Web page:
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SPORTS CHAT: AUS soccer championships a success on pitch, but where were the students?

Fans are shown supporting the Cape Breton Capers soccer teams at the Atlantic University Sport championship tournament on Sunday. The event was well attended by the general public, but there weren't as many Cape Breton University students in the stands as expected, considering national championship berths were on the line. This has been the case all season.
Fans are shown supporting the Cape Breton Capers soccer teams at the Atlantic University Sport championship tournament on Sunday. The event was well attended by the general public, but there weren't as many Cape Breton University students in the stands as expected, considering national championship berths were on the line. This has been the case all season. - Jeremy Fraser

Go Capers Go?

The Cape Breton Capers men's and women's soccer teams were successful in capturing Atlantic University Sport championships on Sunday for the second straight year on home field. 

The victory marked the fourth straight title for the men's team. As for the women, it's their third title in four years.

While the teams celebrated their respective wins and the end of another successful AUS championship tournament, many of their peers weren't there to be part of the celebration. 

Why? 

Was it because of weather conditions? Maybe there isn't any real interest among students when it comes to soccer? Was it the game times being in the afternoon? 

There are many determining factors as to why the "orange army" wasn't as big as expected for the championship tournament.

We don't know how many students watched the AUS championship. We know there weren't many in the stands, but we don't know how many watched online with the AUS free broadcast, which could very well be one of the reasons for the small number of students.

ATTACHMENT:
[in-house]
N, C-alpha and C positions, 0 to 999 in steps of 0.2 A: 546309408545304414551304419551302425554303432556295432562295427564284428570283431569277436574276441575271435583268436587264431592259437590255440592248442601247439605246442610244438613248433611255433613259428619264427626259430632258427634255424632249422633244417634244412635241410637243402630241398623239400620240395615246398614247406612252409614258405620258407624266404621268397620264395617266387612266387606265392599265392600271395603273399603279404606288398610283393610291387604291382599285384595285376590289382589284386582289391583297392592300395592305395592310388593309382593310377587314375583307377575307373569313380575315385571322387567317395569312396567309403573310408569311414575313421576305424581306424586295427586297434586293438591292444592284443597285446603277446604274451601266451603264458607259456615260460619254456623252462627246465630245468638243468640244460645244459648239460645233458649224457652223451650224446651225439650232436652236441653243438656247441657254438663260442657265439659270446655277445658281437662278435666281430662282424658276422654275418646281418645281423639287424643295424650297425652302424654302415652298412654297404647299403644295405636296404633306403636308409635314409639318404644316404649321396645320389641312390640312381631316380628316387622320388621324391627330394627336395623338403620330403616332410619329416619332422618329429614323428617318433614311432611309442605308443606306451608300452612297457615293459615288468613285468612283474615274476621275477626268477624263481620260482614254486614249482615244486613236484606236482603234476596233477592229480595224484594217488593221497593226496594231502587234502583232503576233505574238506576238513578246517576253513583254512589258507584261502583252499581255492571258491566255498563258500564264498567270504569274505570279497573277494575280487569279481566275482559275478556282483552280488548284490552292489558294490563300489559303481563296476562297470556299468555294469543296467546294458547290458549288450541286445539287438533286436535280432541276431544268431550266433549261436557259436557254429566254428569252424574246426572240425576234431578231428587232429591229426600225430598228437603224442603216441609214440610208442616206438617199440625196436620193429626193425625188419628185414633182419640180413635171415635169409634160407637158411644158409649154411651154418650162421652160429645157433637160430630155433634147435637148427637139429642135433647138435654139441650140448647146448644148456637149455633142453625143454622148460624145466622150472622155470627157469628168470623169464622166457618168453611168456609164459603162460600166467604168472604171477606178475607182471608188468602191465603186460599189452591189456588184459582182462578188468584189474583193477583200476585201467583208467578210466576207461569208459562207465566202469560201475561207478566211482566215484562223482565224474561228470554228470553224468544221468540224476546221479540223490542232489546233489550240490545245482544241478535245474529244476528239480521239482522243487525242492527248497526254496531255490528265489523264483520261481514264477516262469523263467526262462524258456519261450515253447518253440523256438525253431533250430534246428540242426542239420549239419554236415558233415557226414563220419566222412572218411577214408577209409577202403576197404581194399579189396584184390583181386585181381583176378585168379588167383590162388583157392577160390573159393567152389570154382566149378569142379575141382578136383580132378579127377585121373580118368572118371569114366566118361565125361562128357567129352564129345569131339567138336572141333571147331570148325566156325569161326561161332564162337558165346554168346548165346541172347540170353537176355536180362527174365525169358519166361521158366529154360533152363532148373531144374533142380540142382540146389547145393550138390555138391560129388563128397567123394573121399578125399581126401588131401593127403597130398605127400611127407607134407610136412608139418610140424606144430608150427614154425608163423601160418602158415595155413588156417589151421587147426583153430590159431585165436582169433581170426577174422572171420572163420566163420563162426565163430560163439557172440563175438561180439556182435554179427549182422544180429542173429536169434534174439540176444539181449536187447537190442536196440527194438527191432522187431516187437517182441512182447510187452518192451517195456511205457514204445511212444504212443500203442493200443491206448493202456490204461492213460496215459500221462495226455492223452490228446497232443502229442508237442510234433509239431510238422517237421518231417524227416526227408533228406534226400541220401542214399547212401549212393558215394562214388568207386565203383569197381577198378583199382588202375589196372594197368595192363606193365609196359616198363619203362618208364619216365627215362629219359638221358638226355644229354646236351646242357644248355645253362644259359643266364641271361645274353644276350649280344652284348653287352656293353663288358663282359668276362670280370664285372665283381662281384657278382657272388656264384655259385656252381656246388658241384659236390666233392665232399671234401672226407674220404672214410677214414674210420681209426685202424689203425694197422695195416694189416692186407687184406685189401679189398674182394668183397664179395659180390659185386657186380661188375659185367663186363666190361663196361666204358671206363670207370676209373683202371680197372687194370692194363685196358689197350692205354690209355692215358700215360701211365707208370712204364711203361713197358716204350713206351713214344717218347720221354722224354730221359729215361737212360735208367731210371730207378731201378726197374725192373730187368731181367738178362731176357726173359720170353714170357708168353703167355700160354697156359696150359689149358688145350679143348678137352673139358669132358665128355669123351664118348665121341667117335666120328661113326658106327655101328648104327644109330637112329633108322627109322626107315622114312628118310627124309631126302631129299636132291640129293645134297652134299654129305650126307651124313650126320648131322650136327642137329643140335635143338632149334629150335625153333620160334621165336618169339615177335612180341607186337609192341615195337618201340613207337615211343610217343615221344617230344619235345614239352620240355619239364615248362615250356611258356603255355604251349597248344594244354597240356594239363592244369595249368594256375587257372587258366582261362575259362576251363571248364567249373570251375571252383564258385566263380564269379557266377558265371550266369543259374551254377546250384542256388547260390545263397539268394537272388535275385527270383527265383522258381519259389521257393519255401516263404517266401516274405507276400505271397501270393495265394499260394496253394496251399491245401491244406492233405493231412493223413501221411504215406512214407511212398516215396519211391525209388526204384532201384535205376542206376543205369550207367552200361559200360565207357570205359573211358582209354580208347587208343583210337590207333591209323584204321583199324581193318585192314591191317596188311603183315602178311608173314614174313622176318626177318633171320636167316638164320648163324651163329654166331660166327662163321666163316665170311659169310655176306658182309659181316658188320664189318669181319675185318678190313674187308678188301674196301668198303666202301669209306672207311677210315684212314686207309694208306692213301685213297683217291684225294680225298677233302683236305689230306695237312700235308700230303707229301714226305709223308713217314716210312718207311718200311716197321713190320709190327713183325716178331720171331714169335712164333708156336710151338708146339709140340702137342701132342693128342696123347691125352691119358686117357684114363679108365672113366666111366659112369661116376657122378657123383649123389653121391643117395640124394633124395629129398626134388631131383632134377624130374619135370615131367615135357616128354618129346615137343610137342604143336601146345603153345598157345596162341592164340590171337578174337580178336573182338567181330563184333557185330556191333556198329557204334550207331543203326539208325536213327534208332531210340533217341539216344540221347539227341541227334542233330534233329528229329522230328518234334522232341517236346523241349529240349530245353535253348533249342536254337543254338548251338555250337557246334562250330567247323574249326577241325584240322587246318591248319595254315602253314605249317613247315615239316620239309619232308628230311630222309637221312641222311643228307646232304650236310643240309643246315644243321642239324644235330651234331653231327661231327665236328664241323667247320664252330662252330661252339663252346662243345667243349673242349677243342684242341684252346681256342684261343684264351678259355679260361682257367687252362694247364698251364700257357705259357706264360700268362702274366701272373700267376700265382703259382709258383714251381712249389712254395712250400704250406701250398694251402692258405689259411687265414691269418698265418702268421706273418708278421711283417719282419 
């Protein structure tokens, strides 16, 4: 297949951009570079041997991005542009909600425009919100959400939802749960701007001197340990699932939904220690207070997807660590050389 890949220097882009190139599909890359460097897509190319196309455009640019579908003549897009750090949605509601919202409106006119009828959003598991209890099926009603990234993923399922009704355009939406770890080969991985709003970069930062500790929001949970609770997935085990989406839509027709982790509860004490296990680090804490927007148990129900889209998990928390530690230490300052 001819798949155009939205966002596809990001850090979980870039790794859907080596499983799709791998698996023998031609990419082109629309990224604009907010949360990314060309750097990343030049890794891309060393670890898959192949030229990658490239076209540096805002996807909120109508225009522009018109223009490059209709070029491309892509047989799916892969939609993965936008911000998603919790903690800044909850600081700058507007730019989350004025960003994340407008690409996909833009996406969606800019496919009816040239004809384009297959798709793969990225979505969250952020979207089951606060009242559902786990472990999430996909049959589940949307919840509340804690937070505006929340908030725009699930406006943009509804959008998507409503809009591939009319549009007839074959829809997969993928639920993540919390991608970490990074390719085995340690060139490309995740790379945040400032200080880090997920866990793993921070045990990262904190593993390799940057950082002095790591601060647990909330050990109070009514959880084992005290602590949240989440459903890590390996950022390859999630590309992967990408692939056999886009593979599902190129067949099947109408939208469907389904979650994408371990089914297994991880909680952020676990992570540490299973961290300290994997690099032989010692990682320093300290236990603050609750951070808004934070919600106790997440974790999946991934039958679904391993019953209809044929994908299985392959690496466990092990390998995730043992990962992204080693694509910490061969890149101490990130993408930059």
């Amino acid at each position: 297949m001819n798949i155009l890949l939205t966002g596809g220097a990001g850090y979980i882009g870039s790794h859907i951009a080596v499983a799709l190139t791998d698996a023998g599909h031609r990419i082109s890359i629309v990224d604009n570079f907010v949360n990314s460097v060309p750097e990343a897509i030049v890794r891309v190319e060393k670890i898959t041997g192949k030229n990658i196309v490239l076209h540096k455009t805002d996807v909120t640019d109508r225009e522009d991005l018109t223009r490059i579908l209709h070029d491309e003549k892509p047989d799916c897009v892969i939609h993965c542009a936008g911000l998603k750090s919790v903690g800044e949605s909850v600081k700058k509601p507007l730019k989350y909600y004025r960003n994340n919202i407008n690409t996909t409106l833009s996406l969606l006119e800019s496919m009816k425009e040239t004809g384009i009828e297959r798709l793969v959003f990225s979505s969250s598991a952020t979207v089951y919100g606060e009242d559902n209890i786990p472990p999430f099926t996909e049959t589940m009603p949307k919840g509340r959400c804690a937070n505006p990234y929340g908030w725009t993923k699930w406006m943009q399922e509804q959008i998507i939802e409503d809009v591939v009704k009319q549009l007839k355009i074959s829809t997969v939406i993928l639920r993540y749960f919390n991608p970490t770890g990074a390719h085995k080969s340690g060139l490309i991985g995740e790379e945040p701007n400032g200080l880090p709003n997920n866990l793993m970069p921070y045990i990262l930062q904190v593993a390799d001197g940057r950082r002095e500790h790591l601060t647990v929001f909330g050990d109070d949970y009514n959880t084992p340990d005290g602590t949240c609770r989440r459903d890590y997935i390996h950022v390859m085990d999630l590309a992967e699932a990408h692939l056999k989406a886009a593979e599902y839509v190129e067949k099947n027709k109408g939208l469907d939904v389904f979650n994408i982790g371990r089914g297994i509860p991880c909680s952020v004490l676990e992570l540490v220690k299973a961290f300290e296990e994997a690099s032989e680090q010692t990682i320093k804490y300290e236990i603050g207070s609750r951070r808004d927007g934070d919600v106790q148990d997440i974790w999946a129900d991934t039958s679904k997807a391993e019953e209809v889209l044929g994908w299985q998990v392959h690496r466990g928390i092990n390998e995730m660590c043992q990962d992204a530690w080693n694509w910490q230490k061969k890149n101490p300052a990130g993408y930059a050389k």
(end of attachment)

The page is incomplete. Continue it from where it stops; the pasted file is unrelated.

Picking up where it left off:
In fairness to the students, nobody wanted to be out in the rain on Sunday. It's understandable if many watched the webcast instead of making their way to the Cape Breton Health Recreation Complex for the matches.

However, the rain did eventually stop towards half-time, which provided a nice finish for the women's final. Meanwhile, there wasn't any rain for the men's championship, however, it was a little chilly. 

Despite high winds on Friday, weather conditions temperature-wise cannot be used as an excuse. The temperature was around 15-20 degrees — you can't get any better than that in early November. The wind was challenging for the players, but didn't affect the fans in the stands. 

It should be noted there were a handful of students in attendance for the semifinal games and a few more for the finals, but not nearly what there should have been. Kudos to those who did attend.

The lack of student participation goes beyond just the AUS championship weekend. This has been a trend throughout the whole season.

The big questions are these: Is the university doing enough to promote the sports teams to the students? Are they finding ways to engage with students at their own level?